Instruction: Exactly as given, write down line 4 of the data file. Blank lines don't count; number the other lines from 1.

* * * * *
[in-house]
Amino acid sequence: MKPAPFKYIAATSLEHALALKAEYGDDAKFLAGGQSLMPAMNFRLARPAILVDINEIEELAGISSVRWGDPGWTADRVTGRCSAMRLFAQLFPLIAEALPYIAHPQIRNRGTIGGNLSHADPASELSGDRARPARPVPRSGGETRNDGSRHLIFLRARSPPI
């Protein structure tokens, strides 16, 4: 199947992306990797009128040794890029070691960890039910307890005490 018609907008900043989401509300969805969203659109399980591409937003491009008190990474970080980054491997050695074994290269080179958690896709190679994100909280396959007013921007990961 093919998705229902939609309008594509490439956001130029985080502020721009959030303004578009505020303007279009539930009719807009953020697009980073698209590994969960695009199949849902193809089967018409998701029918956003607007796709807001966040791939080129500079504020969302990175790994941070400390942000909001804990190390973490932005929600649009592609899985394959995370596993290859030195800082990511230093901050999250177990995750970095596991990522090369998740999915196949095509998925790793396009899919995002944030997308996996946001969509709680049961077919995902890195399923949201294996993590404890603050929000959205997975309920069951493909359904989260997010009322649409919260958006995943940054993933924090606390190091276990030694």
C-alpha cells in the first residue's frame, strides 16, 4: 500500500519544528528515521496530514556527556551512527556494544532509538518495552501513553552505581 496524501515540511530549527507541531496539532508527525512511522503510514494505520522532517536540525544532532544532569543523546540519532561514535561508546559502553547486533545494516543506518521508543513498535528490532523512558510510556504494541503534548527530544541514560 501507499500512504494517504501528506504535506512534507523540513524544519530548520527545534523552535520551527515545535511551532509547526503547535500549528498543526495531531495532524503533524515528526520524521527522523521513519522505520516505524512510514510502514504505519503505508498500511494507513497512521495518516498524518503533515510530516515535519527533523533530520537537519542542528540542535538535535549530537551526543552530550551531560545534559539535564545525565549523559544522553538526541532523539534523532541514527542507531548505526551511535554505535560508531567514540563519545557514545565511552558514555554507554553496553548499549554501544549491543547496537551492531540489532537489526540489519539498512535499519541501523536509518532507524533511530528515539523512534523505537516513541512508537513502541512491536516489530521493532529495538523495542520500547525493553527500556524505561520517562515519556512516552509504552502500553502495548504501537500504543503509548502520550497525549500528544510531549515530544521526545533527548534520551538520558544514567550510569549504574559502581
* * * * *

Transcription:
C-alpha cells in the first residue's frame, strides 16, 4: 500500500519544528528515521496530514556527556551512527556494544532509538518495552501513553552505581 496524501515540511530549527507541531496539532508527525512511522503510514494505520522532517536540525544532532544532569543523546540519532561514535561508546559502553547486533545494516543506518521508543513498535528490532523512558510510556504494541503534548527530544541514560 501507499500512504494517504501528506504535506512534507523540513524544519530548520527545534523552535520551527515545535511551532509547526503547535500549528498543526495531531495532524503533524515528526520524521527522523521513519522505520516505524512510514510502514504505519503505508498500511494507513497512521495518516498524518503533515510530516515535519527533523533530520537537519542542528540542535538535535549530537551526543552530550551531560545534559539535564545525565549523559544522553538526541532523539534523532541514527542507531548505526551511535554505535560508531567514540563519545557514545565511552558514555554507554553496553548499549554501544549491543547496537551492531540489532537489526540489519539498512535499519541501523536509518532507524533511530528515539523512534523505537516513541512508537513502541512491536516489530521493532529495538523495542520500547525493553527500556524505561520517562515519556512516552509504552502500553502495548504501537500504543503509548502520550497525549500528544510531549515530544521526545533527548534520551538520558544514567550510569549504574559502581